Orlando, Fla.—It’s a common problem nowadays, you are in constant use of your cellphone for basically everything, from calls and texts, to emails, camera, and GPS. At some point during the day, you may need to recharge that battery, and you will find yourself on a day when you don’t have a phone charger of your own, at hand.
Public charging stations and wi-fi access points are easily available in public places like airports, planes, conference centers and parks. But connecting your phone to one of those port may come with its risks.
According to cybersecurity experts, as of 2019 borrowing a charger may be a huge mistake. The reason is simple, by plugging your phone into a borrowed power strip or charger, your device could get infected, and that compromises all your data. Since cyber hackers have figured out how to implant charging cables with malware that can remotely hijack devices and computers, companies and individuals need to be less trusting of third-party charging cables.
The following two terms “Juice jacking” and “Video jacking” may not necessarily sound familiar to you but they refer to real threat that you may potentially need to deal with anytime in the near future. The first, Juice Jacking is ability to hijack stored data when the user unwittingly plugs his phone into a custom USB charging station filled with computers that are ready to suck down and record said data (both Android and iOS phones now ask users whether they trust the computer before allowing data transfers). The second, Video Jacking, video jacking lets the attacker record every key and finger stroke the user makes on the phone, so that the owner of the evil charging station can later replay a video of everything you tap, type or view on it as long as it’s plugged in — including PINs, passwords, account numbers, emails, texts, pictures and videos pressed on the smart phone. Video jacking is a problem for users of HDMI-ready phones mainly because it’s very difficult to tell a USB cord that merely charges the phone versus one that also taps the phone’s video-out capability.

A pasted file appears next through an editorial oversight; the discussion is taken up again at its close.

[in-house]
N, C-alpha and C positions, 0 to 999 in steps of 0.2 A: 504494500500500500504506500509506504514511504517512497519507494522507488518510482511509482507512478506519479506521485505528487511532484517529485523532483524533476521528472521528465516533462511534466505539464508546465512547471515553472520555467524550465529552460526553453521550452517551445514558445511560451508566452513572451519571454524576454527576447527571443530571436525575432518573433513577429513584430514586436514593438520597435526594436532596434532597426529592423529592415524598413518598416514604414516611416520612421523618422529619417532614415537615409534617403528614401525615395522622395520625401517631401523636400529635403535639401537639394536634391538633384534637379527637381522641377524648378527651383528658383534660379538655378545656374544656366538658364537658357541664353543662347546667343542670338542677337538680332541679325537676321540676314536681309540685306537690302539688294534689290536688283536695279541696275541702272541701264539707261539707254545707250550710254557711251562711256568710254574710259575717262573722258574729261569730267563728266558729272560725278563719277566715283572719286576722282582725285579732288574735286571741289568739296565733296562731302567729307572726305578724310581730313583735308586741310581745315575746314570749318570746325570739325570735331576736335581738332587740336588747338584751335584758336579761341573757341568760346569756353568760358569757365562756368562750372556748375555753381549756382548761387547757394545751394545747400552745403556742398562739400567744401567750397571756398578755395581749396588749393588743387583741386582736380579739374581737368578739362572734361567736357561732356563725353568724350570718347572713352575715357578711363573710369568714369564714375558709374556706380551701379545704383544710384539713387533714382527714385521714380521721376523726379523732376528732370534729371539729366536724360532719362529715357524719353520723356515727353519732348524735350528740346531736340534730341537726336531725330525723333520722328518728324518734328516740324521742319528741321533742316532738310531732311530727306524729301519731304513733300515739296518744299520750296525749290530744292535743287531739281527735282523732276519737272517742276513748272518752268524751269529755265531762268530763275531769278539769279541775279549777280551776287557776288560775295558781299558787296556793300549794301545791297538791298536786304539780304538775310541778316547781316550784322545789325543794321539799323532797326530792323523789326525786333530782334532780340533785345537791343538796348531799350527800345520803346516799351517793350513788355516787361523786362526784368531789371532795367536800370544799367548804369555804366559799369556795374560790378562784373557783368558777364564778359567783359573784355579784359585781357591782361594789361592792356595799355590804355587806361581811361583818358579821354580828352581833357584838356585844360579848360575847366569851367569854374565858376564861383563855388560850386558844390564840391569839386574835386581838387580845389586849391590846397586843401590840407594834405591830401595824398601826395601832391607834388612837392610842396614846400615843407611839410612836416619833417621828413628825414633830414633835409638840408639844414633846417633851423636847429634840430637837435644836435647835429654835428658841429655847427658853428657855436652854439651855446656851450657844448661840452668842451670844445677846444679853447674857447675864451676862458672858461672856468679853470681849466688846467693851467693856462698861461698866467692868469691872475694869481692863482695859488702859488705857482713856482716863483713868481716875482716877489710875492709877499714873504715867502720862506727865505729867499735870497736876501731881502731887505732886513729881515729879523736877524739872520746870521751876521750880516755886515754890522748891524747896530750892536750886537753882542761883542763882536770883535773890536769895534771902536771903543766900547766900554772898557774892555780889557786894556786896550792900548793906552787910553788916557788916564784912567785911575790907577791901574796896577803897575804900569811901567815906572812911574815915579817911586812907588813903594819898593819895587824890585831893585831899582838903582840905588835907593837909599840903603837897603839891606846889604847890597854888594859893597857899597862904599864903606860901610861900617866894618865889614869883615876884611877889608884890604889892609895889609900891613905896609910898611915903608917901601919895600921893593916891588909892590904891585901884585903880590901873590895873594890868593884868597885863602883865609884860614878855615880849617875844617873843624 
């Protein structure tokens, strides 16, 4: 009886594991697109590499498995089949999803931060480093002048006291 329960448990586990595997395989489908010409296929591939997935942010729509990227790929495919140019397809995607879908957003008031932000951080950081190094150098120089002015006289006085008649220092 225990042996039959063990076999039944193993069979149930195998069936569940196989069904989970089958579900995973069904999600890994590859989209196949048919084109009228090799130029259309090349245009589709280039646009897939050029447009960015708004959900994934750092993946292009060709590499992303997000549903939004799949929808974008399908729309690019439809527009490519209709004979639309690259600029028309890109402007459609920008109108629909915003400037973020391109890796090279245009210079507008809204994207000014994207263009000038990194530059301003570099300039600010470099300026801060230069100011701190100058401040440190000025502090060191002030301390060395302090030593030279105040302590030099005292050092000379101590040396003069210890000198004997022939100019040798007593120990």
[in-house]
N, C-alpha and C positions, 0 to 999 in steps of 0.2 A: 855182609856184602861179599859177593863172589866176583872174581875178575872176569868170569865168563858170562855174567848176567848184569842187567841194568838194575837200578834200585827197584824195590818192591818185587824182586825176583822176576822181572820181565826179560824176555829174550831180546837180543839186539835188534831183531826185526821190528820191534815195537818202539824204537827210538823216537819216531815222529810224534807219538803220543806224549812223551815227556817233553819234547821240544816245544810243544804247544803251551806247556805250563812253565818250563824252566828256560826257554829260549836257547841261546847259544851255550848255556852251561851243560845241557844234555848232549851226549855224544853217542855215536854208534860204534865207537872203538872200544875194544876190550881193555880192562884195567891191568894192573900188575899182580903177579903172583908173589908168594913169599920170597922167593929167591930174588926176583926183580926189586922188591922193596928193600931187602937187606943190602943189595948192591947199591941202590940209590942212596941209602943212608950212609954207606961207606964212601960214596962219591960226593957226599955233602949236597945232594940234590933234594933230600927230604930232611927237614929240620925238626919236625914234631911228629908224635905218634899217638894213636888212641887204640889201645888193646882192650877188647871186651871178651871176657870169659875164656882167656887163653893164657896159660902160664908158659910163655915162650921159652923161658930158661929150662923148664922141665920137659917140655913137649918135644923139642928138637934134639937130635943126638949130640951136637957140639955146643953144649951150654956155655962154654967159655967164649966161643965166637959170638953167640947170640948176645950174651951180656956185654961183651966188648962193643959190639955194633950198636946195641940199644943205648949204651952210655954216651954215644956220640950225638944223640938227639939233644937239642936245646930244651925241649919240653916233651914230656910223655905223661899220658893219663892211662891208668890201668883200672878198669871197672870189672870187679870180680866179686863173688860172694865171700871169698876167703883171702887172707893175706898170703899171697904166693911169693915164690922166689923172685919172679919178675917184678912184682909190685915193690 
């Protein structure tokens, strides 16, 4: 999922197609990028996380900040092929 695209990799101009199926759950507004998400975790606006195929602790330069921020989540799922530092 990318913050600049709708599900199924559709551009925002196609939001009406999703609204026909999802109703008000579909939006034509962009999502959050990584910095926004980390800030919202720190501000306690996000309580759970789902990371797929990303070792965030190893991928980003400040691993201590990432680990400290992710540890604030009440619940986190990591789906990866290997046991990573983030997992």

What you can do to prevent these types of felonies:
- Avoid the use of a public charging station.
- Don’t borrow charging cables
- Carry an extra charging dock for your mobile device when you travel.
- Check the settings of your mobile and see if it allows you to disable screen mirroring. Note that even if you do this, the mirroring capability might not actually turn off.
- Get a portable power bank.
We know this information can be a little overwhelming sometimes, and our objective is not to make you paranoid, but to reassure you that by being careful, you can significantly reduce your vulnerability. The are plenty of technology solutions in the market right now, both in-store and online -- like the fast charging cable or a portable power bank—at a great variety of styles and designs and very reasonable prices that for sure will be worthy of your peace of mind.